Contents• Introduction• Global Perspectives• Sri-Lankan Perspective• Urbanism and Architecture• Food and Economy• Marriage and Family• Socialization• Manners• Religion• Medicine and Health Care• Secular Celebrations• The Arts and Humanities• Conclusions• Recommendations
Introduction• The Sri-Lankan culture has been influenced by many things in the past. Mostly by religion and colonization.• The culture is seen through history, people, traditions, women, beliefs, food, customs, fam ily, social, dress, marriage, men, life, immigrants, population, r eligion, rituals.• Most of the customs, faiths and beliefs have been handed down over the generations .• Cultures are externally affected via contact between societies
Global Perspective• Sri Lanka has often been referred to as the model welfare state.• Change in economic policies of 1977 which emphasized private sector growth• The civil war has created additional challenges to the welfare system
Sri-Lankan Perspective• The islands history of immigration, trade, and colonial invasion has led to the formation of a variety of ethnic groups.• Sri-Lankan nation includes Sri Lankan Tamils, Muslims and Burghers.• The members of the nation shares different many cultural practices, beliefs, and values, ethnic differences
Urbanism and Architecture• The colonials established their own form of architecture to the island.• People moving towards cities for several reasons and apartments
Food and Economy• Sri Lankas staple meal is a large serving of rice accompanied by different side dishes.• The traditional morning and evening meals are usually composed of a traditional starchy staple• In Sri-Lanka, eating outside is not very common but now it is becoming more so.• Everywhere now in Sri-Lanka we have different cultural restaurants with their traditional food
Marriage and Family• In all ethnic groups, marriages are traditionally arranged by the families though nowadays “Love marriages” are much common.• Bride and groom are expected to be of the same socioeconomic status, ethnicity, and, for Buddhists and Hindus- caste status.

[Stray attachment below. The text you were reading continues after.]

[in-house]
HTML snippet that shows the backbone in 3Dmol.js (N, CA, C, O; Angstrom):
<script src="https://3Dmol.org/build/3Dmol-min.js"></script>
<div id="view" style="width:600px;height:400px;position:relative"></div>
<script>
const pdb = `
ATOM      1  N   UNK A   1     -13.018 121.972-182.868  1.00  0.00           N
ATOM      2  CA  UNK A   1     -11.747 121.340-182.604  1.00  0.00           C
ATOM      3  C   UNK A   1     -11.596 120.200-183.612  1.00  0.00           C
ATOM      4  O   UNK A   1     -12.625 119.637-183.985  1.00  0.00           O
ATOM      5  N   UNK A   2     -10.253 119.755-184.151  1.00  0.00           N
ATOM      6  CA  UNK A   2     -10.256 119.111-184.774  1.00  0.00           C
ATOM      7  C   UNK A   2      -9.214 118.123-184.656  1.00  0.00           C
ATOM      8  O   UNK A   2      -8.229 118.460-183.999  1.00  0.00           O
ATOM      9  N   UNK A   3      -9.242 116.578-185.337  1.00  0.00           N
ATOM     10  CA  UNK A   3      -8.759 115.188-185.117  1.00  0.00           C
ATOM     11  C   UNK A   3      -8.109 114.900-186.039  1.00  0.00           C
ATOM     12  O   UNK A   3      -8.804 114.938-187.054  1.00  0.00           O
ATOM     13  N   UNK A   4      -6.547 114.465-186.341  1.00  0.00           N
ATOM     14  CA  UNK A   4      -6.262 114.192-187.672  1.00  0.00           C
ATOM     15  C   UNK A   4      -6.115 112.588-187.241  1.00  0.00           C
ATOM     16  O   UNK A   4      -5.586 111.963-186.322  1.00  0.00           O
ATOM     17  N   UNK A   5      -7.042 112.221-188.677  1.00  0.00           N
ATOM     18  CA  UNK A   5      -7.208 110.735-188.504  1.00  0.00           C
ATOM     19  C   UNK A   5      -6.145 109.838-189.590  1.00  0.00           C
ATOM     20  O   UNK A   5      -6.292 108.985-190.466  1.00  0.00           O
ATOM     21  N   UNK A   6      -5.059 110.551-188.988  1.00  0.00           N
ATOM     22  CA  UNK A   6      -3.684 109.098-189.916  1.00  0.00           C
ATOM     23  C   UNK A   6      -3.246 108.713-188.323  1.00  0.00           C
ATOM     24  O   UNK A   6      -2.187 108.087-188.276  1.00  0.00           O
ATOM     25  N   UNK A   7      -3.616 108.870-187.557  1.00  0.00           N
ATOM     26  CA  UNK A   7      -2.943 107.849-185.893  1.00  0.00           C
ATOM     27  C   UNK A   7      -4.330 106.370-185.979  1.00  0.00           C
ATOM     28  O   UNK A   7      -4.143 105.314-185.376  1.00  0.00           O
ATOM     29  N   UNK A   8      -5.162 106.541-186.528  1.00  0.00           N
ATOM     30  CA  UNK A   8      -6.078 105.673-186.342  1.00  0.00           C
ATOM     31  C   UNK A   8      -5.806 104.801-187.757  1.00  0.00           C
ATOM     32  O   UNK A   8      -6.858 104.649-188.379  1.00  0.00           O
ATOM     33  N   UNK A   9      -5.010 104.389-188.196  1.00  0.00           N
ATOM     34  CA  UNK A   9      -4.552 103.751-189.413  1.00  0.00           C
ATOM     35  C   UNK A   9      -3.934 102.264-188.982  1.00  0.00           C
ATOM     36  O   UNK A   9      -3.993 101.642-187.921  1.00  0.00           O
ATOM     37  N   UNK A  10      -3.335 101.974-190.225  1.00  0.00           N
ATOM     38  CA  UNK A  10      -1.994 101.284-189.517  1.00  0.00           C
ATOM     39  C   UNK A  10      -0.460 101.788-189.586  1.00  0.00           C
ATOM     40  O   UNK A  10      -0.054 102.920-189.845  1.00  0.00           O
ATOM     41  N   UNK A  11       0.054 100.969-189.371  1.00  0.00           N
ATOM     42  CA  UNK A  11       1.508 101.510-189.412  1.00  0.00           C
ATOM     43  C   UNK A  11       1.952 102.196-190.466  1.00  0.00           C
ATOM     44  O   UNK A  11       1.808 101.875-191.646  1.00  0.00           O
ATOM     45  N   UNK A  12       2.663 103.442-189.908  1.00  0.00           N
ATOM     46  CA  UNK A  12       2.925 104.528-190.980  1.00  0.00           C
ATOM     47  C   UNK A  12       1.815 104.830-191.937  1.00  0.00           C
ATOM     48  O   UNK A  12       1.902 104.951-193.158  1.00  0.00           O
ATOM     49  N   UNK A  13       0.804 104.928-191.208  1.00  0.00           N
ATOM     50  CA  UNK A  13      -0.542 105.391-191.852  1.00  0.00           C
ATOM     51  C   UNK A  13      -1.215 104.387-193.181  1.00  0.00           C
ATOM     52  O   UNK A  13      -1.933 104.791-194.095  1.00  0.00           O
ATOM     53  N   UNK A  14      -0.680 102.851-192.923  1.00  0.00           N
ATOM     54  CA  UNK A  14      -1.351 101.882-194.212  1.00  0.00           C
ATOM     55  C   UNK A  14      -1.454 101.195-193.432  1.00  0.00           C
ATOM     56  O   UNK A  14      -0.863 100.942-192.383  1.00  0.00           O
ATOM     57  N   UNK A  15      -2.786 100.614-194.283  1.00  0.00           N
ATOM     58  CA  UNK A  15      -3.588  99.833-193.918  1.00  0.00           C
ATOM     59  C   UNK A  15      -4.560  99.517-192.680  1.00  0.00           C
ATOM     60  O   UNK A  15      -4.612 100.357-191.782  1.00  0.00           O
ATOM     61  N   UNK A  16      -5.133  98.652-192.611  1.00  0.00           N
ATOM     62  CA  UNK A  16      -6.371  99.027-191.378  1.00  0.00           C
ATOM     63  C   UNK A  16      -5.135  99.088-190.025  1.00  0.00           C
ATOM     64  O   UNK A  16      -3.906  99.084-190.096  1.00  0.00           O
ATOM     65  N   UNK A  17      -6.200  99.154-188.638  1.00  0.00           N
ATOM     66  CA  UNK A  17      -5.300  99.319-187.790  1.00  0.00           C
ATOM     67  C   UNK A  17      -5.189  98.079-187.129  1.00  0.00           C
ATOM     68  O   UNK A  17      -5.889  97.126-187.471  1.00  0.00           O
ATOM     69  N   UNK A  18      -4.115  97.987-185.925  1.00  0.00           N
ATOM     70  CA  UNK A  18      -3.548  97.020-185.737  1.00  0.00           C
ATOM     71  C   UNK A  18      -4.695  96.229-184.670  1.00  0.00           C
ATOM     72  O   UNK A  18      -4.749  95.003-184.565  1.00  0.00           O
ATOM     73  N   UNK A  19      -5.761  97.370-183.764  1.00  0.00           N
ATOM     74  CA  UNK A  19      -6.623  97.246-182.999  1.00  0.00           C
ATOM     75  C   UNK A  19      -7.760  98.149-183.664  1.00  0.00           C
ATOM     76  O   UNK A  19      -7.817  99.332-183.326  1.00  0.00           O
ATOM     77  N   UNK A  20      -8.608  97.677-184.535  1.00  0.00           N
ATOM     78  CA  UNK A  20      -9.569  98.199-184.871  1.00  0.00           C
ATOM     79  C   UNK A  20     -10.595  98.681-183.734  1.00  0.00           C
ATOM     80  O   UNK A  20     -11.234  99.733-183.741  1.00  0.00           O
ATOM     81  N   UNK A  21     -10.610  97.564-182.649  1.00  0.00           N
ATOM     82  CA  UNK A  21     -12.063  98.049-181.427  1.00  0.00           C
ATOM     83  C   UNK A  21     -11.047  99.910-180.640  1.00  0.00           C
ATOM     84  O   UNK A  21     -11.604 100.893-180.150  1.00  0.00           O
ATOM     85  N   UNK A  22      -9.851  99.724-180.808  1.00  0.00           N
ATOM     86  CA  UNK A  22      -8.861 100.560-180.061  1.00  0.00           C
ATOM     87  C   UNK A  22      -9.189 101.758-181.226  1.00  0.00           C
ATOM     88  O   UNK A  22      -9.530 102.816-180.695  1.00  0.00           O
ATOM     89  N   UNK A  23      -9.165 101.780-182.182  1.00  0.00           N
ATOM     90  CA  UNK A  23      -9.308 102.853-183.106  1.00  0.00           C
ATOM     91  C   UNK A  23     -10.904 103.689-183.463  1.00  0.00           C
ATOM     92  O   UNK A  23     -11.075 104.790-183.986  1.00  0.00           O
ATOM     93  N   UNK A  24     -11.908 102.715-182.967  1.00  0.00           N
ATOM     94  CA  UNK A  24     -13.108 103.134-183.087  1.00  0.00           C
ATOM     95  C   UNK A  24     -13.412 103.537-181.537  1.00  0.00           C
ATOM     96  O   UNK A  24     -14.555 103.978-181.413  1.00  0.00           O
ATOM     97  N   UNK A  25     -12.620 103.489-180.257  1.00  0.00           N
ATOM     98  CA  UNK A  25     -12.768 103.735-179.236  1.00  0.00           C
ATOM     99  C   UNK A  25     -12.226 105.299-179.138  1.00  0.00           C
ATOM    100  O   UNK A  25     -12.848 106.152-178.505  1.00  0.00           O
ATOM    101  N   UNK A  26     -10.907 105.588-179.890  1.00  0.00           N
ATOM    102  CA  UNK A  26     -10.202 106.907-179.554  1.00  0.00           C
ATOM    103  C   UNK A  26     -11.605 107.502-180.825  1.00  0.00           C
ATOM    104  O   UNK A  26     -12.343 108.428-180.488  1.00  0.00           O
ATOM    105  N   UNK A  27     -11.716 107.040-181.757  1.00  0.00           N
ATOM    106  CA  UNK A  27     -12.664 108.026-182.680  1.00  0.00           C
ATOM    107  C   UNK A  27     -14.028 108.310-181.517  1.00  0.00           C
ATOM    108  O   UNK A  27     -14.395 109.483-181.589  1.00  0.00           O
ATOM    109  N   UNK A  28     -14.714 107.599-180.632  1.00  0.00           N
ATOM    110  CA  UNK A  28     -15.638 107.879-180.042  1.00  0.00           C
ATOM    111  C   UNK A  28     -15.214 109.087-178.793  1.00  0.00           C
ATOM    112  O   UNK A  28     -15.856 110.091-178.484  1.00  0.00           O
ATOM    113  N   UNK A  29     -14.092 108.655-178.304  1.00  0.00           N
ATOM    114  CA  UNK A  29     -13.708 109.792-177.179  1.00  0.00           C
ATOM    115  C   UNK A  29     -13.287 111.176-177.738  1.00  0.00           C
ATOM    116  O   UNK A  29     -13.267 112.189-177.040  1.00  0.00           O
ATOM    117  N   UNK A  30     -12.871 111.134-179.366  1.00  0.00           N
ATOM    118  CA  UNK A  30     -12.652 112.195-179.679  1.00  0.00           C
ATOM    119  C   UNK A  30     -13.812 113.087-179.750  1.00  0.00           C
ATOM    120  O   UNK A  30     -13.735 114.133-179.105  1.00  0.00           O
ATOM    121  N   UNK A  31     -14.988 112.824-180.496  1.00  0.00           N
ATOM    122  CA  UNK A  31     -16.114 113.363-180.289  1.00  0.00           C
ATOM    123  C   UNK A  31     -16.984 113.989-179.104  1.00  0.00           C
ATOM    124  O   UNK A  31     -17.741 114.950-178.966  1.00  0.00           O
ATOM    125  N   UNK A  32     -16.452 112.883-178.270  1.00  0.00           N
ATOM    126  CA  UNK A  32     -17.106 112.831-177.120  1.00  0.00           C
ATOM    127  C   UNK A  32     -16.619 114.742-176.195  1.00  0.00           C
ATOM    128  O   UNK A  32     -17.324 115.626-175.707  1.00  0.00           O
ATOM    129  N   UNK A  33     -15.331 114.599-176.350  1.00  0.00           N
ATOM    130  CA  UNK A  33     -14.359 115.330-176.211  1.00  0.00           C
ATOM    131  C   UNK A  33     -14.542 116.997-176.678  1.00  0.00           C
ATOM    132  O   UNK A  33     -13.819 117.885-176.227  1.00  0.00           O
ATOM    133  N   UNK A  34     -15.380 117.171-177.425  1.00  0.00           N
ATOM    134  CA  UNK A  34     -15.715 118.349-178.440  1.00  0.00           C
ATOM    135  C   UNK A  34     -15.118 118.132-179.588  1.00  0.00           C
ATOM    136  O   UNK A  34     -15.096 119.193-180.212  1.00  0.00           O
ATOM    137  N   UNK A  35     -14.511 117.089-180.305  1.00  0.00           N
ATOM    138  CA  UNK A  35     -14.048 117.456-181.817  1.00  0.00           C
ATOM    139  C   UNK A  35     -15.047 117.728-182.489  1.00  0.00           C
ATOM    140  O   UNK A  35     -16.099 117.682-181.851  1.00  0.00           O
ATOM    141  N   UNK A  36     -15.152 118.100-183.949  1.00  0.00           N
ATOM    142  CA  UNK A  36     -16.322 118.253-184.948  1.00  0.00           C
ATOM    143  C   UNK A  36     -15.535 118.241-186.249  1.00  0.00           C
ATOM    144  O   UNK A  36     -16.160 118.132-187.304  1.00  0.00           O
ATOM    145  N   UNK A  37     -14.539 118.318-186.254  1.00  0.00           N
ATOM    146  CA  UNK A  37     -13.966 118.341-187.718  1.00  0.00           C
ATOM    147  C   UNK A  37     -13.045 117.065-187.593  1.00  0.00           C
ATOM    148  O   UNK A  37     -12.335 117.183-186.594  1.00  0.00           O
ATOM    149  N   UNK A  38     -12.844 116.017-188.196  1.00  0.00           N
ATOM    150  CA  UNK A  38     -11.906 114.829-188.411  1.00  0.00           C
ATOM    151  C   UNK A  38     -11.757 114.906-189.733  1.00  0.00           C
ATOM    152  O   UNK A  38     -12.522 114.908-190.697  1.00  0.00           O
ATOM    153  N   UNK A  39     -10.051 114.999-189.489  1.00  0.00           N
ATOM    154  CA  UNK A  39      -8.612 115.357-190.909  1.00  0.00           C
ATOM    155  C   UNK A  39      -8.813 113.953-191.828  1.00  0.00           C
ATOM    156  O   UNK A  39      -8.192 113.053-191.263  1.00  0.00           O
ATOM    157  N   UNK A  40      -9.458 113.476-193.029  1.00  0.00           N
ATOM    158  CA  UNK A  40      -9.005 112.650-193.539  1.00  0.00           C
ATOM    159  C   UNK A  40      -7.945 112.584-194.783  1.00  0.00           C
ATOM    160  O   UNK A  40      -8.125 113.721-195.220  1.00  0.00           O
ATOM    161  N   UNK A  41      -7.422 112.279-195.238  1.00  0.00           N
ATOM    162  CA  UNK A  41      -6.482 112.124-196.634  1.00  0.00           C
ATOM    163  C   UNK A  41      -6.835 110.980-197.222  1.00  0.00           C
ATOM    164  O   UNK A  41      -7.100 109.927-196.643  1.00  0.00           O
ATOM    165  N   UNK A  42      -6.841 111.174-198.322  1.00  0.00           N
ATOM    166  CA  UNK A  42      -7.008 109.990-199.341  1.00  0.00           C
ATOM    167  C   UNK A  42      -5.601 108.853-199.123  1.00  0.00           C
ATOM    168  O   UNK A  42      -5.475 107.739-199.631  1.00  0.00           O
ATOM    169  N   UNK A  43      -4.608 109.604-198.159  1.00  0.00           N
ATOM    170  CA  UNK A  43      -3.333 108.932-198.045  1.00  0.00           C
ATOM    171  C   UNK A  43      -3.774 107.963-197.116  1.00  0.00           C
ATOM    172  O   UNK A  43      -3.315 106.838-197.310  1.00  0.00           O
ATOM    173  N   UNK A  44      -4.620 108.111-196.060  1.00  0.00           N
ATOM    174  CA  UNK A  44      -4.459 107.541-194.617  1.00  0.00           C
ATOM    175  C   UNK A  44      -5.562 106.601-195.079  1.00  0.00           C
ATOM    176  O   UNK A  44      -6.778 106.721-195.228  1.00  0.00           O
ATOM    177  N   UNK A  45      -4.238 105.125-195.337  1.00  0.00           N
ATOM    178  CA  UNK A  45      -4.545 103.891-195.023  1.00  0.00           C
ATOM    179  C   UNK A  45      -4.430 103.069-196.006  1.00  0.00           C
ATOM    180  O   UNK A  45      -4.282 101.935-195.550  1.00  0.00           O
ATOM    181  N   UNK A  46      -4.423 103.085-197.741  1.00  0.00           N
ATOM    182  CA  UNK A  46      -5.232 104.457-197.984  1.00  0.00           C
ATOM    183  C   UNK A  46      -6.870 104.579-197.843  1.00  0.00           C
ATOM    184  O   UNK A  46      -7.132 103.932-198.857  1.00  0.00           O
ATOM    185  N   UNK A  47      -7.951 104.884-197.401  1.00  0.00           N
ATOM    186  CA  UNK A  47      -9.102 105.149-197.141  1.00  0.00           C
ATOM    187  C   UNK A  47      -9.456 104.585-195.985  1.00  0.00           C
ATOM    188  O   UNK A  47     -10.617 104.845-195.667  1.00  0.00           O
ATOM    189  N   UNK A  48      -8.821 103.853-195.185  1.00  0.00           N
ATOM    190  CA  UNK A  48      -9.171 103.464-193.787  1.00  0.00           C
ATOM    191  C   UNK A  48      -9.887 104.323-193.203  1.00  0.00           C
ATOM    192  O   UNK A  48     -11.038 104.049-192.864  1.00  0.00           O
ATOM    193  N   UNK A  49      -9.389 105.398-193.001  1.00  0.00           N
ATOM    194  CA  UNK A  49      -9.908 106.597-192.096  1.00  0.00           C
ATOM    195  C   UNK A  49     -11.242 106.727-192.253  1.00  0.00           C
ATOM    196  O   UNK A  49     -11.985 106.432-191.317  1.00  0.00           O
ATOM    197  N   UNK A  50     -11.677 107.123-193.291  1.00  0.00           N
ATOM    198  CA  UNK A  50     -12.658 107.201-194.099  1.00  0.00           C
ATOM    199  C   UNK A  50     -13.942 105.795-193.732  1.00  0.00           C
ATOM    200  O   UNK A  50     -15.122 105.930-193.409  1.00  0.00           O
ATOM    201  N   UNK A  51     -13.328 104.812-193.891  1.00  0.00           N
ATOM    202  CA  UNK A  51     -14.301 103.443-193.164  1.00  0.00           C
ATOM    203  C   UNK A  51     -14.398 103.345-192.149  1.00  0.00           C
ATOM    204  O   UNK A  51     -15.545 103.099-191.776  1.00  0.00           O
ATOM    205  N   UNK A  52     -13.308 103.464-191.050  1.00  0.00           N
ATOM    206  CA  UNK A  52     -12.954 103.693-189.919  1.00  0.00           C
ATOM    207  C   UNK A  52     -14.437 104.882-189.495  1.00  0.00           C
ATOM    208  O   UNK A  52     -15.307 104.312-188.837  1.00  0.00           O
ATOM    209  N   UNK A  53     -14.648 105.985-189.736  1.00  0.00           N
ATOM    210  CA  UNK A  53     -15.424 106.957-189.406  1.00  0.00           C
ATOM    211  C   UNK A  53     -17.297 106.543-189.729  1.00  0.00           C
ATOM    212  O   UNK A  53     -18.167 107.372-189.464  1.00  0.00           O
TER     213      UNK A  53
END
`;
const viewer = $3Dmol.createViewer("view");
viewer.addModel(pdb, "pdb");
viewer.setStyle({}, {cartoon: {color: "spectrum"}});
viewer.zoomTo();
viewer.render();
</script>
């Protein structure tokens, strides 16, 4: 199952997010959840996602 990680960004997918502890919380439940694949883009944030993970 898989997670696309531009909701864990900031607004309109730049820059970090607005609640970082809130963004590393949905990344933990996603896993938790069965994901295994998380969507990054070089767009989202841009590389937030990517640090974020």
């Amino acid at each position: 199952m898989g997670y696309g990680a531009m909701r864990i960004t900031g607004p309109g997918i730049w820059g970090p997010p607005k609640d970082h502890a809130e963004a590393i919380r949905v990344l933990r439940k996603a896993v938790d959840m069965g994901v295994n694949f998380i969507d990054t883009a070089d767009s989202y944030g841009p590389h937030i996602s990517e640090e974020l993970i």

Socialization• Infants are loved and cared by everyone.• Education has always been highly valued and encouraged.• In government universities ,admissions are determined by exam, so that only 2 percent of Sri Lankas children eventually are enrolled in the universities
Manners• Social interactions, personal names are avoided in preference to nicknames, relationship terms, or other titles.• When new people are involved in a conversation, the mutual acquaintance is asked questions about the stranger.• Women usually eat last, after they have served the men and the children of the household.• Food is commonly eaten with the right hand
Religion• Majority of people in Sri-Lanka are Buddhists and so is given a place of preference in the national constitution and public life, although Hinduism, Islam, and Christianity are also practiced by significant portions of the population.• Death ceremonies are usually conducted by the families with religious officiates.
Medicine and Health Care• The health-care system includes Western allopathic medicine as well as South Asian Ayurvedic treatments• There are a variety of private clinics offering Western and Ayurvedic services, indigenous herbal specialists, and ritual healers.
Secular Celebrations• Saturdays and Sundays are public holidays• Poya which is full moon is also a holiday• Independence Day on 4 February and May Day on 1• Sinhala and Tamil residents celebrate the traditional new year On April so the week is shut for holiday• In addition, the major Buddhist, Hindu, Muslim, and Christian days are also reserved as public holidays.
The Arts and Humanities• Sri Lanka has a long and prolific history of written as well as oral literature• Writers were recording histories and religious stories, as well as writing on more secular topics.• Religious topics and institutions heavily influence Sri Lankas statuary and pictorial art.• Performance is the most vibrant of all art forms in Sri Lanka, particularly drumming and dancing.
Conclusion• Sri Lankan Culture is diverse like its Natural Heritage. Known as the Smiling People though out the world Sri Lankans enjoy a unique life style thats humble, artistic, entertaining and touching someones heart with Sri Lanka hospitality known for centuries.
Recommendations• Customs and Manners must be taught at schools. And Parents and society has to help youngsters to follow their unique traditions and manners in and out of the home.• The Ministry of Culture is expected to involve to protect folk and traditional culture.• Protecting their intangible cultural heritage is now a problem for many countries, especially developing ones.• Also, young people have different opinions, so they tend to have no interest in carrying on their traditional cultural heritage.
• The government needs to encourage socialization, religion, manners and the Arts and Humanities. Also need to encourage the collection and sorting of Sri Lankas cultural heritage, the provision of funds for people involved in protecting cultural treasures and the protection of the countrys intellectual property relating to its cultural heritage.• Nations wanted to find ways to encourage and support their own creation of culture.